Whitman among the Bohemians
“Walt Whitman had an enormous creative surge just before the Civil War, composing many of his greatest poems. During the same period, he was also frequenting Pfaff’s, a beer cellar in lower Manhattan that was home to a raffish crowd of artists, actors, writers, and drinkers. We’ve long needed a study that places Whitman within this bohemian context; thanks to Joanna Levin and Edward Whitley’s collection, we at last have one. Whitman among the Bohemians is filled with theoretically sophisticated essays that offer important new interpretations not only of Whitman’s poetry, but also of the culture of American bohemianism.”—Michael Robertson, author, Worshipping Walt: The Whitman Disciples
“Incisive in argument and rich in historical detail illuminating the material, social, and cultural conditions of the poet's authorship, Whitman among the Bohemians tells us of advertisements, puffery, parodies, controversies both ginned-up and real, factions and flub-drub and feuilletons, modern technology and German beer, presses and publics and the Fred Gray Association. A terrific, stimulating collection of essays.”—Daniel Cottom, author, International Bohemia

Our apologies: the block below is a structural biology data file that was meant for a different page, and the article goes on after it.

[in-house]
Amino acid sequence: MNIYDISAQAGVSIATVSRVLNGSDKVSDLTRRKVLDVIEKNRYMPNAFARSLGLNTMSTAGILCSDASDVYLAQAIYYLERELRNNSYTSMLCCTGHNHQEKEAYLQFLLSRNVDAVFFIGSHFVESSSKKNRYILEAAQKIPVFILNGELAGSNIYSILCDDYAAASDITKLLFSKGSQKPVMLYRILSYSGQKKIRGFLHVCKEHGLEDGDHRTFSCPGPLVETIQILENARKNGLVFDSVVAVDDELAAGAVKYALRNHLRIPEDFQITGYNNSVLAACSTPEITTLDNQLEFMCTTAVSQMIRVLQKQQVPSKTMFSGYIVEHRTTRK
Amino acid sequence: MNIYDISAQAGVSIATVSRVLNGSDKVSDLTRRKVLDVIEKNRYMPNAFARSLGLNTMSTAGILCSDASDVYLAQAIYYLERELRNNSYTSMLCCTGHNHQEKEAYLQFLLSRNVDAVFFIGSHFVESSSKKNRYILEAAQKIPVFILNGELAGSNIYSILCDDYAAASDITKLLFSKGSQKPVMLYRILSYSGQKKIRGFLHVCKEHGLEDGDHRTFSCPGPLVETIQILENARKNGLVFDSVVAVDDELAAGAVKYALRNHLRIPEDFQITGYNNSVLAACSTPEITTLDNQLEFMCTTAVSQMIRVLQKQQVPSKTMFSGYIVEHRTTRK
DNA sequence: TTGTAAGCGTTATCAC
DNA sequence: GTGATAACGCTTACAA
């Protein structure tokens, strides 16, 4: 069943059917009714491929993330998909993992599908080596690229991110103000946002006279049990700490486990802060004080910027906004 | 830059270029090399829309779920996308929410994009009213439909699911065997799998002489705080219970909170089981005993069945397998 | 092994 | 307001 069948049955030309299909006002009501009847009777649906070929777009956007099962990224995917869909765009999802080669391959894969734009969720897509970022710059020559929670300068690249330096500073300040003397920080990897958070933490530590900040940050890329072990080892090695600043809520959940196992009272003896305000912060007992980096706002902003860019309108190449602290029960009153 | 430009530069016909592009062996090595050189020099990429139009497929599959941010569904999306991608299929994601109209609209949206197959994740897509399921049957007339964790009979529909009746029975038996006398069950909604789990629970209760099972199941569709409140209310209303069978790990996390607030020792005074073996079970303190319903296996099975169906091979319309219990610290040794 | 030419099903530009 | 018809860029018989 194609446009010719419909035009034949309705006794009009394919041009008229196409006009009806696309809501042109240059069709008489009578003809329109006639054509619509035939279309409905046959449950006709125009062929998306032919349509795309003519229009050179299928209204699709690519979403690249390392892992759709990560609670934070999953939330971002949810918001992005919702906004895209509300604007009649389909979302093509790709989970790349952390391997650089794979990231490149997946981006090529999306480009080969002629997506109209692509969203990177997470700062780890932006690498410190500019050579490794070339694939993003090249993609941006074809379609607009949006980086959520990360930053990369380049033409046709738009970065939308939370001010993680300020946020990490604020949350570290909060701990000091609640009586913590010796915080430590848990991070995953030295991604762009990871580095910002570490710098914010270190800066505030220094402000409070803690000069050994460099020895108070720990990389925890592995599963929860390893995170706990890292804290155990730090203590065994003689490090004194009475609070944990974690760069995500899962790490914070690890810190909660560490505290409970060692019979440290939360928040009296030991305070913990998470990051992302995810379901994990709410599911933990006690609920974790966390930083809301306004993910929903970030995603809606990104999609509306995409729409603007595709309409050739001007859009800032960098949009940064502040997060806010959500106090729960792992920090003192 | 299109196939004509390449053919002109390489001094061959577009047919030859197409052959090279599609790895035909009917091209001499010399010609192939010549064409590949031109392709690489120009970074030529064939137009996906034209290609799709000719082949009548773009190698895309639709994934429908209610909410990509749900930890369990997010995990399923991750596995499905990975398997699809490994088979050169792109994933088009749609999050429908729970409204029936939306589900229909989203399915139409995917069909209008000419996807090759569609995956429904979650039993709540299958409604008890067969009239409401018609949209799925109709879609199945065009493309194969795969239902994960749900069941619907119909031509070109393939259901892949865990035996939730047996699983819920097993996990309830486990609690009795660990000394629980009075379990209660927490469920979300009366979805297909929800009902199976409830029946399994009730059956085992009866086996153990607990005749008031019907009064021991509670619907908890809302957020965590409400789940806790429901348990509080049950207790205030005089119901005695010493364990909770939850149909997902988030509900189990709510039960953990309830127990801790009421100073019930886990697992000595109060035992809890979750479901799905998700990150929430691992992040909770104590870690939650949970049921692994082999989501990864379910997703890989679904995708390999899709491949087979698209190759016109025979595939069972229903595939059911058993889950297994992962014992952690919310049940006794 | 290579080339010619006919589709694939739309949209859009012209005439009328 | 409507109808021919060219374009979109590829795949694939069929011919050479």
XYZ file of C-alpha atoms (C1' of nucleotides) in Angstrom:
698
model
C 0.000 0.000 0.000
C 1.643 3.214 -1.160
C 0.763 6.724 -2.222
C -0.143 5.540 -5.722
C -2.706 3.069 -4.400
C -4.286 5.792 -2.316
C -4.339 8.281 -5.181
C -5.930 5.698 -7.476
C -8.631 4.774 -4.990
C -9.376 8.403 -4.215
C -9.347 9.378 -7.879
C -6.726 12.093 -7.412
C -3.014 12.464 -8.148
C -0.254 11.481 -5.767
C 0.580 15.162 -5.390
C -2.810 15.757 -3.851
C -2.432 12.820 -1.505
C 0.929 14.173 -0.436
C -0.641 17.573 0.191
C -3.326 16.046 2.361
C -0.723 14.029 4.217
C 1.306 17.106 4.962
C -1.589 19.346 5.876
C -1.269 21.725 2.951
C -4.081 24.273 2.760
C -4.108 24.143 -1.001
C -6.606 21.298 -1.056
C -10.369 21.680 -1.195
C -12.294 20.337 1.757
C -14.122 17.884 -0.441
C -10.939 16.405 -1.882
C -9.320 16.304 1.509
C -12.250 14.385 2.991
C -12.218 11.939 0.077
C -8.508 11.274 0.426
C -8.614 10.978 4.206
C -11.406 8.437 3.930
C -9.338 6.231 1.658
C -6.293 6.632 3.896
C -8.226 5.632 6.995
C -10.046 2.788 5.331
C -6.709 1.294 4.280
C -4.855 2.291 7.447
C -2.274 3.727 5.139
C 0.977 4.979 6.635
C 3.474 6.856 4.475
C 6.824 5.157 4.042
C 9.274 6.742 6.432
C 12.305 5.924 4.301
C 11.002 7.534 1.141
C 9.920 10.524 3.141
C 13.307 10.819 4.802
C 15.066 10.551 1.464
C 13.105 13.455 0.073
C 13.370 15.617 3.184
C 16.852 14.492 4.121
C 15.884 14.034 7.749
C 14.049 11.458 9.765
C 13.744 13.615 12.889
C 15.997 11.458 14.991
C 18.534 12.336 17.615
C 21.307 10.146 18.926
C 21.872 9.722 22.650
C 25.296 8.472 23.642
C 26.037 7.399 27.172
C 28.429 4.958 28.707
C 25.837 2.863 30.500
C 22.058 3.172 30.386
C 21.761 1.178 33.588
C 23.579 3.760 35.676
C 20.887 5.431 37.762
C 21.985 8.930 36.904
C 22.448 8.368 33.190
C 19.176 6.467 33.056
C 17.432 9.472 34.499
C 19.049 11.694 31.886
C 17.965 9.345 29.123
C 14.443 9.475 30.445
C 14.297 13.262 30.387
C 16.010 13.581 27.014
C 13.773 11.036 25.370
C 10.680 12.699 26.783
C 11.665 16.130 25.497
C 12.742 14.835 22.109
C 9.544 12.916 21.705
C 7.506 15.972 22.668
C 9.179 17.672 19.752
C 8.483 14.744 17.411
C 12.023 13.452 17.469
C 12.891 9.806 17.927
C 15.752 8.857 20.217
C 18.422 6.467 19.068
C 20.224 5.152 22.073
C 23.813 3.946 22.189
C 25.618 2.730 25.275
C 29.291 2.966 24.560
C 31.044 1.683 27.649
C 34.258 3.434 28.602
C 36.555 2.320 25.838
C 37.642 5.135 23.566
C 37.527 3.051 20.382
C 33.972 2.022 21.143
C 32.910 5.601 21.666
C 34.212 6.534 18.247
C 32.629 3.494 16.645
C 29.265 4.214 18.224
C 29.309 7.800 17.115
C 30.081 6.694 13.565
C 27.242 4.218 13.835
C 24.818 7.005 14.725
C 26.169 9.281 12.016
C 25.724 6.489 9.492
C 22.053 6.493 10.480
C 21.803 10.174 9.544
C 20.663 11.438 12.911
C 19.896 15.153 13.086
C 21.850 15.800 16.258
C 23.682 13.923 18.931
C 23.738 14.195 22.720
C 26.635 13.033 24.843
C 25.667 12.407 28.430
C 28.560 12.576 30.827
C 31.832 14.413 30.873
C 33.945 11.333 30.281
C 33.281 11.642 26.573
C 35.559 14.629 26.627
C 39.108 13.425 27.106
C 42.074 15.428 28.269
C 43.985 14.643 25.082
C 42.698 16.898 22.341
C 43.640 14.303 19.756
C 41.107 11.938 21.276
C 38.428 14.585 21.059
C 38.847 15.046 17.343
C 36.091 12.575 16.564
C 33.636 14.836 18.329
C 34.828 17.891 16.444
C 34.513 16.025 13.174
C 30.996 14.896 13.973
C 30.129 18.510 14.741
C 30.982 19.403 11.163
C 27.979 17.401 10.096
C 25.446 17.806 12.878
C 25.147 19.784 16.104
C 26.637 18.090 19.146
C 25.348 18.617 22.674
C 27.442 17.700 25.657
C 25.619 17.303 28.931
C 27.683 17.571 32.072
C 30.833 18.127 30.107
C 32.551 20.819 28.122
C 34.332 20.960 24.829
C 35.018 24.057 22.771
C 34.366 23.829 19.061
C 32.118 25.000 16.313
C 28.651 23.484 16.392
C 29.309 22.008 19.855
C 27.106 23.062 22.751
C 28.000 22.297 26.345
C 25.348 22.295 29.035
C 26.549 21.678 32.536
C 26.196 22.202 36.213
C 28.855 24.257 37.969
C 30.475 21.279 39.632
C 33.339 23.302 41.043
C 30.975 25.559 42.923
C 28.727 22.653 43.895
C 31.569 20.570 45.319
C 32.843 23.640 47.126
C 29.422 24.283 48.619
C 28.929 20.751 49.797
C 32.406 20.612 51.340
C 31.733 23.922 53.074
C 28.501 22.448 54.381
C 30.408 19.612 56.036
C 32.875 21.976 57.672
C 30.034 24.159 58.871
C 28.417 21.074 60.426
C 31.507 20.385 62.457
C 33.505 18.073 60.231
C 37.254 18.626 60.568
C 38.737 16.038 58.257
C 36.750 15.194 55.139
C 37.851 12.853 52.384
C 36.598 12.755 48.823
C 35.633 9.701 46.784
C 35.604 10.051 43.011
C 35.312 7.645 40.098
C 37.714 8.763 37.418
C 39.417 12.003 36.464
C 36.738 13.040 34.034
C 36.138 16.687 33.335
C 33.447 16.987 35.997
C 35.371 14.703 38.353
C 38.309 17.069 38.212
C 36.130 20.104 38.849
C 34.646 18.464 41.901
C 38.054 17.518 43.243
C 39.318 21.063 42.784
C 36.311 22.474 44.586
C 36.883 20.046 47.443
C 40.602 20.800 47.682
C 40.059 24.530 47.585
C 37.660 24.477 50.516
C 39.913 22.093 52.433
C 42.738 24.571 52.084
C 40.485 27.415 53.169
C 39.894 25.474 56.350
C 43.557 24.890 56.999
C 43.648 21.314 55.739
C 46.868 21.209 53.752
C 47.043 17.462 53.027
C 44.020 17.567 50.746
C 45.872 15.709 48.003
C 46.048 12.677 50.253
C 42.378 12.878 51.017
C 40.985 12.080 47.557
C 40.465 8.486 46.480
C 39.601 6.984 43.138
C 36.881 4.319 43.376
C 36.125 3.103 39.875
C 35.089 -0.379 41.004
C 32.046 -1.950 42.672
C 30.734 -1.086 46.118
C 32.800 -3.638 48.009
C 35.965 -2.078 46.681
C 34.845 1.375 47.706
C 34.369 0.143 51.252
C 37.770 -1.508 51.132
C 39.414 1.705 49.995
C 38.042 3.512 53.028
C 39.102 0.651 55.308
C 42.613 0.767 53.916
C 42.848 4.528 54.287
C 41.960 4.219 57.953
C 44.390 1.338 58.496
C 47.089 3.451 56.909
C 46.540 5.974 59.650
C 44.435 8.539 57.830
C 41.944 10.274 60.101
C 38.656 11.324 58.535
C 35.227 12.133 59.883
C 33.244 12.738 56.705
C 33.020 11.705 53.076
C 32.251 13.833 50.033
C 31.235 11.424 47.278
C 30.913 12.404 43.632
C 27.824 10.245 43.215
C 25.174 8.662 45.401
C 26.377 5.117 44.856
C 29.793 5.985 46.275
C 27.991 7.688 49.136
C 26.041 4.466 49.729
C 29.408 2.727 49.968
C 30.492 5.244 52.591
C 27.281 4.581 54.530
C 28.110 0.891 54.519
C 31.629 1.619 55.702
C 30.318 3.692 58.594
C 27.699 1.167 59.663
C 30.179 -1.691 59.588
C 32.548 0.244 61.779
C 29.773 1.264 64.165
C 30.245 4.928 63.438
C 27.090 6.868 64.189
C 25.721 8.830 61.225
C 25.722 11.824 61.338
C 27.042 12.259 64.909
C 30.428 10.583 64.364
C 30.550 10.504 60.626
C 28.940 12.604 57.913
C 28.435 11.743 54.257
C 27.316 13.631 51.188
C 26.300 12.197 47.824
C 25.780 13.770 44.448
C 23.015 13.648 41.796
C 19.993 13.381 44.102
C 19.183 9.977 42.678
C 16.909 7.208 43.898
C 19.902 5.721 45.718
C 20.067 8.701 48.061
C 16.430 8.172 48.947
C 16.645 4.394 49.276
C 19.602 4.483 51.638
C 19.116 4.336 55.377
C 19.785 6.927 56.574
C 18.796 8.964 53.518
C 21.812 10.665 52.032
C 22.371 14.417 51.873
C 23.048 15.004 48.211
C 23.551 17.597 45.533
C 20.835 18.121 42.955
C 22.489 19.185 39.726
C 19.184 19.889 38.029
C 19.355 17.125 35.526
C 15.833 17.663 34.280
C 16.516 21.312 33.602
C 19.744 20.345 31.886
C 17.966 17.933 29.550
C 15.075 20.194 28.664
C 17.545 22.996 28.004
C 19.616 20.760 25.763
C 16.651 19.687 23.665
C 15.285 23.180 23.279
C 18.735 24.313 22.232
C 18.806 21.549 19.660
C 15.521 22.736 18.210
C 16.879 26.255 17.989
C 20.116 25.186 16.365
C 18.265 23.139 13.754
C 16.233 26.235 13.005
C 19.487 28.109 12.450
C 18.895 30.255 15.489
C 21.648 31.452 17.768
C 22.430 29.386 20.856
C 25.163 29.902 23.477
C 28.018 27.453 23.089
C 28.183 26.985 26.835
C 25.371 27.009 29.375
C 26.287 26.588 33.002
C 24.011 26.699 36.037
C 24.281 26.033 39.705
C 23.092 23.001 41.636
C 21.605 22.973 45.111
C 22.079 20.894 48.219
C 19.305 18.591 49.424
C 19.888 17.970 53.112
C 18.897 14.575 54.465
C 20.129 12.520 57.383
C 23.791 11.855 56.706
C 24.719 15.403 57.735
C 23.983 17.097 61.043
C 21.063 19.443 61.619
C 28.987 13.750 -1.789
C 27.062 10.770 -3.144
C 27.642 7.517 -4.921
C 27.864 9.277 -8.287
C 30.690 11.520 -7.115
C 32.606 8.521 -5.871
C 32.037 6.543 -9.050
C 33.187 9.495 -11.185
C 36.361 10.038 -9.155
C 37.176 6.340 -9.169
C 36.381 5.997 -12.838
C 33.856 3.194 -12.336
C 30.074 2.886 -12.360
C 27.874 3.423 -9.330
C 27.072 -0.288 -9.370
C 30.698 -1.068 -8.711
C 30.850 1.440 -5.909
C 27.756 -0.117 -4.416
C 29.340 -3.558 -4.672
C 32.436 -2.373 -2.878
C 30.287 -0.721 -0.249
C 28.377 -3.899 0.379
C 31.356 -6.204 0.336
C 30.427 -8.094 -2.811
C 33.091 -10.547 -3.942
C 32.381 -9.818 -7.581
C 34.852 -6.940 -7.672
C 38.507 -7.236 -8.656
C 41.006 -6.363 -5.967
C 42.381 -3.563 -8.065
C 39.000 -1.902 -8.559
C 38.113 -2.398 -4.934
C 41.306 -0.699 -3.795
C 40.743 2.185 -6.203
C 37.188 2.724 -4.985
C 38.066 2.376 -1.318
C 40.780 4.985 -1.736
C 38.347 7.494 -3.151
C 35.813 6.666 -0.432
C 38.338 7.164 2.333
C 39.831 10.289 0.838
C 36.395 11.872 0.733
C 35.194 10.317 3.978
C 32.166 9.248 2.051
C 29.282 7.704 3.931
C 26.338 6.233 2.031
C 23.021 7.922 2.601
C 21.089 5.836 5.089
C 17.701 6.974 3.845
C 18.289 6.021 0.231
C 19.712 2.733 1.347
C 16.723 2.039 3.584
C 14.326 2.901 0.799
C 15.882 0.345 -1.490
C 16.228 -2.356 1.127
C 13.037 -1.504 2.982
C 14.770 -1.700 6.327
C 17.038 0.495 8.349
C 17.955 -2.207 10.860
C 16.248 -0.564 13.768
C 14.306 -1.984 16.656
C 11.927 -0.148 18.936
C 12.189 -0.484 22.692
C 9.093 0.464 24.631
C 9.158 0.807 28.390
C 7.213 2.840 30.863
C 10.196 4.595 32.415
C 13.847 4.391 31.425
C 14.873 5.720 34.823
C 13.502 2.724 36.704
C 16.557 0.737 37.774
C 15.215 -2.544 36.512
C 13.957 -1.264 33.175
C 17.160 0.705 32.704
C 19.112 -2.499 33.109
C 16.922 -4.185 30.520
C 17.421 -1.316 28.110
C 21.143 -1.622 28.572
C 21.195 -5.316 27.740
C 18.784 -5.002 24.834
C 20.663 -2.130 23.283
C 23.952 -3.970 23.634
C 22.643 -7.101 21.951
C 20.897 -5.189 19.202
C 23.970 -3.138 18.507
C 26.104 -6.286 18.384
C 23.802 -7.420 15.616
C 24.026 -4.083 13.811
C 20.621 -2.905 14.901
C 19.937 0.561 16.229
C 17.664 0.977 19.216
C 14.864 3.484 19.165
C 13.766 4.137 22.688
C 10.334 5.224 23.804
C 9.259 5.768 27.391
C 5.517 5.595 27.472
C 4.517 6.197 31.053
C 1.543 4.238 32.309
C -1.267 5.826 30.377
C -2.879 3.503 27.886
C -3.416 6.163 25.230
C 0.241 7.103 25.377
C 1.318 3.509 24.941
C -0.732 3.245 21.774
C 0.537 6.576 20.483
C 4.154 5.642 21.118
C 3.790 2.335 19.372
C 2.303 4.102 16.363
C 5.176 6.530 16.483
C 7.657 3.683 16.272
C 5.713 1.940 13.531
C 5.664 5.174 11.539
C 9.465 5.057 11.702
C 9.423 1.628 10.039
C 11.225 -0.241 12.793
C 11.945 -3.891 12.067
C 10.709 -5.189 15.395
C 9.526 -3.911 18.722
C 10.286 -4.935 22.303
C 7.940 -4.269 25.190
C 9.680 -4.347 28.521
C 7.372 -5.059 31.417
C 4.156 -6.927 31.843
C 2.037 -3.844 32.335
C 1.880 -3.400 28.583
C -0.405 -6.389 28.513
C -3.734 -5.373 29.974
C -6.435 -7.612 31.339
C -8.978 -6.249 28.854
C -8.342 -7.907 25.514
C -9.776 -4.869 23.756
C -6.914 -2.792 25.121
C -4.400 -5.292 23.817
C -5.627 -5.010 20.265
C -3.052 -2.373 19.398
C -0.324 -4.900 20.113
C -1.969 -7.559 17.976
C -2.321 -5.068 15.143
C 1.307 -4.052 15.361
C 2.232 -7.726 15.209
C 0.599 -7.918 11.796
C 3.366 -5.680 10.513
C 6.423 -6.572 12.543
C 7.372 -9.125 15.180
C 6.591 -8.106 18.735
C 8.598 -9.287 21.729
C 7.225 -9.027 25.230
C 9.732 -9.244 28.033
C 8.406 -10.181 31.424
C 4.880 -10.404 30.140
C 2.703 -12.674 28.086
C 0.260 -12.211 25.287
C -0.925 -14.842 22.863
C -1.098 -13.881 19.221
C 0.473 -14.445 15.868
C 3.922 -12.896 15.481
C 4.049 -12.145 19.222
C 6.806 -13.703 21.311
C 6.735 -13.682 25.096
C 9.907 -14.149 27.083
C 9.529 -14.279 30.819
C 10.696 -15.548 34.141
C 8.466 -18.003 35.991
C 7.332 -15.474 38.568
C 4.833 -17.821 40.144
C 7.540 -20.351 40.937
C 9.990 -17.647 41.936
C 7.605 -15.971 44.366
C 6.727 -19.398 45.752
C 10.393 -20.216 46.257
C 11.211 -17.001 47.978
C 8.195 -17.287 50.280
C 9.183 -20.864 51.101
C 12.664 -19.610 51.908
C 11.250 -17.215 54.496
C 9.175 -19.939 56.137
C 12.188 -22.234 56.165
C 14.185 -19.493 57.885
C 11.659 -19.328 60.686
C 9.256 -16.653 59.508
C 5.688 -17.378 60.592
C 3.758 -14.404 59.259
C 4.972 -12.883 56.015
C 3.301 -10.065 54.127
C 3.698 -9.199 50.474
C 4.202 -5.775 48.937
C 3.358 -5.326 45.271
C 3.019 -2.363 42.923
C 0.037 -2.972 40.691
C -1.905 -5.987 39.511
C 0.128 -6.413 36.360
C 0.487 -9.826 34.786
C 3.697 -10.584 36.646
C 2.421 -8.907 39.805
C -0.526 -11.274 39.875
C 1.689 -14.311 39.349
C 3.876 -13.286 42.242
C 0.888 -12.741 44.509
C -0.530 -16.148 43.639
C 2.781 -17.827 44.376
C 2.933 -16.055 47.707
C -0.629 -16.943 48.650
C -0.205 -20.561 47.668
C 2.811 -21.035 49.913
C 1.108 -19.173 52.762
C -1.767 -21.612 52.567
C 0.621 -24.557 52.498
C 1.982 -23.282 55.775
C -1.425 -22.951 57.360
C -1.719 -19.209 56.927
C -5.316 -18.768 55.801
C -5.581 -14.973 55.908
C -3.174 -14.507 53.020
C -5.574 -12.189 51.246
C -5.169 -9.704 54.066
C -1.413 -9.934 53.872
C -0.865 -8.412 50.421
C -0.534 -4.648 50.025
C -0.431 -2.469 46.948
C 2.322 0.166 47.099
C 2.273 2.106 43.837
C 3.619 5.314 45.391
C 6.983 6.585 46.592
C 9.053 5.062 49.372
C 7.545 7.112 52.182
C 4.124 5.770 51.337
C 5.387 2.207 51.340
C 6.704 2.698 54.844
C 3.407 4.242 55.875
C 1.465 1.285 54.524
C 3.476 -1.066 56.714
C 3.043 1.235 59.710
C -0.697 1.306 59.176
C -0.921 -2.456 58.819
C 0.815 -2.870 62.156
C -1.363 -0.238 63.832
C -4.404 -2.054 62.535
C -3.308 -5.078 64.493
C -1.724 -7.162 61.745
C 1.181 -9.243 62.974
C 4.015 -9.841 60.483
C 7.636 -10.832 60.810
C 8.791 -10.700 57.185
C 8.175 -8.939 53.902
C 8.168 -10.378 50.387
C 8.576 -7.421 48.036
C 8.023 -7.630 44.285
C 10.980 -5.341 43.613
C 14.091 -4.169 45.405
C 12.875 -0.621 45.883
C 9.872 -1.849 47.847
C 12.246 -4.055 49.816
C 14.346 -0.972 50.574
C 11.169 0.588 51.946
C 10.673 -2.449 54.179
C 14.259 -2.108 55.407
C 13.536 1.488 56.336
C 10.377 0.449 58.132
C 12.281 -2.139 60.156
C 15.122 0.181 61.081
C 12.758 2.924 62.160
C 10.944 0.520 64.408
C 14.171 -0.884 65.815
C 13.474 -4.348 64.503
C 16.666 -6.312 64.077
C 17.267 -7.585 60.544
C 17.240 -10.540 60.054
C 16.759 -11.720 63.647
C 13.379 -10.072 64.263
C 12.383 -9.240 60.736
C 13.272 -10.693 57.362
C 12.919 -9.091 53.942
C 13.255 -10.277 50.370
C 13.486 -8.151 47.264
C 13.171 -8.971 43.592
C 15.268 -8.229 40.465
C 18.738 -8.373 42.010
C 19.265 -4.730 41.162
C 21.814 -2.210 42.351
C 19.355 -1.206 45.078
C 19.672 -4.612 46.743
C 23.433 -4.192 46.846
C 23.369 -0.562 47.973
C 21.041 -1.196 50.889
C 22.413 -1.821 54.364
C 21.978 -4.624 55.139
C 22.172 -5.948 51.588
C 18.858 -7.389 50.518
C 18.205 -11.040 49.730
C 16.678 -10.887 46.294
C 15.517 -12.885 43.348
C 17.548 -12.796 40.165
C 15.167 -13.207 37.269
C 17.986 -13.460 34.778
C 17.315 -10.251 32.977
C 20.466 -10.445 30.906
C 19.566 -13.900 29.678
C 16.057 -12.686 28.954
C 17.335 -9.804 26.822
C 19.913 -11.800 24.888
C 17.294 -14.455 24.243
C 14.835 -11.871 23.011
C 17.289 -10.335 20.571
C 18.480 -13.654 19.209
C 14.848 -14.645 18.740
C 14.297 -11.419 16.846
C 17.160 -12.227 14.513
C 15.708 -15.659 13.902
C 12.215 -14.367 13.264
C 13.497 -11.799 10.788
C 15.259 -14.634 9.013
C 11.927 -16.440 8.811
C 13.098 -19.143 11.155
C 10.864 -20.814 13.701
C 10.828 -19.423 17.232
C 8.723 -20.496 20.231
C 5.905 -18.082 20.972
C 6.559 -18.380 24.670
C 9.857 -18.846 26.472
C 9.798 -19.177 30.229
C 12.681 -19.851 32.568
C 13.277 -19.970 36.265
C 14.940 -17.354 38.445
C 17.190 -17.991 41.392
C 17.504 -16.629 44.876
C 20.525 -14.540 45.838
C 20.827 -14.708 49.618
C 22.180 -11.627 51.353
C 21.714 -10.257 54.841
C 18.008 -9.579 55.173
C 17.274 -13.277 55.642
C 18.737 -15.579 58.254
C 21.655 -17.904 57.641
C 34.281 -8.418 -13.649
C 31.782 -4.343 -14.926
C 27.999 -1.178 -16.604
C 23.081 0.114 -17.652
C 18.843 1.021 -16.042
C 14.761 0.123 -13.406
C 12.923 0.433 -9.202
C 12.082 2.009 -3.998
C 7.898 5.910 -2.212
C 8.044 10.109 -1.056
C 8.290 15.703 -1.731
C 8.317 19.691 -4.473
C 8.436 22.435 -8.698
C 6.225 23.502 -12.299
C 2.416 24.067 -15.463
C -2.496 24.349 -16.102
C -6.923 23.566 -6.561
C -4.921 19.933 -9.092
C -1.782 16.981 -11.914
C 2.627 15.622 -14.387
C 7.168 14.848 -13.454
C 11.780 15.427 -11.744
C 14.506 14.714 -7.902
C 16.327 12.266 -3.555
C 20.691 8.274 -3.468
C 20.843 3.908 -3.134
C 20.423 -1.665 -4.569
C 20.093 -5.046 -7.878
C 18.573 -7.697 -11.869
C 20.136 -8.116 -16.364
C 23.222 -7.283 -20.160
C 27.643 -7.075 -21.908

For several years just before and just after his 1860 edition of Leaves of Grass appeared, Walt Whitman regularly frequented Pfaff’s beer cellar in downtown Manhattan. The basement bar was the very center of mid-nineteenth-century American bohemian activity and was heavily patronized by writers, artists, musicians, actors, intellectuals, and radicals such as free-love advocate Henry Clapp, Jr., and Broadway succès de scandale Adah Isaacs Menken. Numerous creative and political ventures emerged from this environment, and at least two bohemian literary weeklies, The New-York Saturday Press and Vanity Fair, shared origins around the tables at Pfaff’s.
Stephanie Blalock, Ruth Bohan, Leif Eckstrom, Logan Esdale, Amanda Gailey, Karen Karbiener, Joanna Levin, Mary Loeffelholz, Eliza Richards, Ingrid Satelmajer, Robert J. Scholnick, Edward Whitley